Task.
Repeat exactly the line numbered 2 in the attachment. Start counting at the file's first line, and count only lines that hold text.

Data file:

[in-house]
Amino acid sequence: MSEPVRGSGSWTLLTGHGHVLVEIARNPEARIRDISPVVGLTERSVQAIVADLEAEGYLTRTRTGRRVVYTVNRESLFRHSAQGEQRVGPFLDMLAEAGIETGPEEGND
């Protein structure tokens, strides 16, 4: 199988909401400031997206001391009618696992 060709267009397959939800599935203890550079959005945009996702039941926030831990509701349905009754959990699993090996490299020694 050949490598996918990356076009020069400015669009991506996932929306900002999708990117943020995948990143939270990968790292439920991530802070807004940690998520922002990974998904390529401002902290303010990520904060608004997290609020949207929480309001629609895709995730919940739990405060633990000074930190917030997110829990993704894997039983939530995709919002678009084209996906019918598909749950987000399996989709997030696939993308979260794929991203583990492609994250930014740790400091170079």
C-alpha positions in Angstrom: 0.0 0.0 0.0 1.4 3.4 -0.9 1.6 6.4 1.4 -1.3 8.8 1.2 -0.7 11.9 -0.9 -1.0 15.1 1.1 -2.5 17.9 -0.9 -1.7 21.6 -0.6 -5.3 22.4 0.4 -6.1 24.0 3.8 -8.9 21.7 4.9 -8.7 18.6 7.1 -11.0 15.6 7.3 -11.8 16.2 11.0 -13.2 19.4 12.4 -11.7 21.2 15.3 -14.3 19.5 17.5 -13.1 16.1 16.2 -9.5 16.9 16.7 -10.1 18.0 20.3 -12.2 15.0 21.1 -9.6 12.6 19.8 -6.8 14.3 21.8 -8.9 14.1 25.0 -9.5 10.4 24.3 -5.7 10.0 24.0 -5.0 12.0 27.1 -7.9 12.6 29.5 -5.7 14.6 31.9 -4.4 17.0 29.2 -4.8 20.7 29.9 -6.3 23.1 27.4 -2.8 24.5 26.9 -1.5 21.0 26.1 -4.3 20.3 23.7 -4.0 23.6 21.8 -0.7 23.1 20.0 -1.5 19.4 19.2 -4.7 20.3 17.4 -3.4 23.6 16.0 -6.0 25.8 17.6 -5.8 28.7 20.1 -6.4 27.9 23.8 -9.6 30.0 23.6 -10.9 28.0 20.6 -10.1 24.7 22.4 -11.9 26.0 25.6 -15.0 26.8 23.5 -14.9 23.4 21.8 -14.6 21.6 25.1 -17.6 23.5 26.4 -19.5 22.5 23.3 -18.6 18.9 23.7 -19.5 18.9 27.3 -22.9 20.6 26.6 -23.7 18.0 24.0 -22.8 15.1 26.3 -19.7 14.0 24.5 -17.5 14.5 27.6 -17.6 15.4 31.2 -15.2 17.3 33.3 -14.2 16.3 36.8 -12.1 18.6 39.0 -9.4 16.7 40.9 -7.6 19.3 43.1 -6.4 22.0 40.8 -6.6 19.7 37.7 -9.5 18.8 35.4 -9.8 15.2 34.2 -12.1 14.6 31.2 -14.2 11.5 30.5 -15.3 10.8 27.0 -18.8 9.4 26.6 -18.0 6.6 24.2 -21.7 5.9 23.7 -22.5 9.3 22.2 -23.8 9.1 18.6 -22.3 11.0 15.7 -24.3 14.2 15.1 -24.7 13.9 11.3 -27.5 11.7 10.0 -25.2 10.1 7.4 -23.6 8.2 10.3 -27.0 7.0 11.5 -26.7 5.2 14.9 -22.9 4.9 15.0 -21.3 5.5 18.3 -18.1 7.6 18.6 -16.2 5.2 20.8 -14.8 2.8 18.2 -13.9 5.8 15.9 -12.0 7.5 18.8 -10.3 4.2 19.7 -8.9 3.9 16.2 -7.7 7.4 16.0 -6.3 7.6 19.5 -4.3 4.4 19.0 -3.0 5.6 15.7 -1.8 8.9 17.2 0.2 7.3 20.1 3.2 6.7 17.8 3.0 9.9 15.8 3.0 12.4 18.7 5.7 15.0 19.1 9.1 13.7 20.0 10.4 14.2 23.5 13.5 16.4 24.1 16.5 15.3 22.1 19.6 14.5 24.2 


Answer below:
Amino acid sequence: MSEPVRGSGSWTLLTGHGHVLVEIARNPEARIRDISPVVGLTERSVQAIVADLEAEGYLTRTRTGRRVVYTVNRESLFRHSAQGEQRVGPFLDMLAEAGIETGPEEGND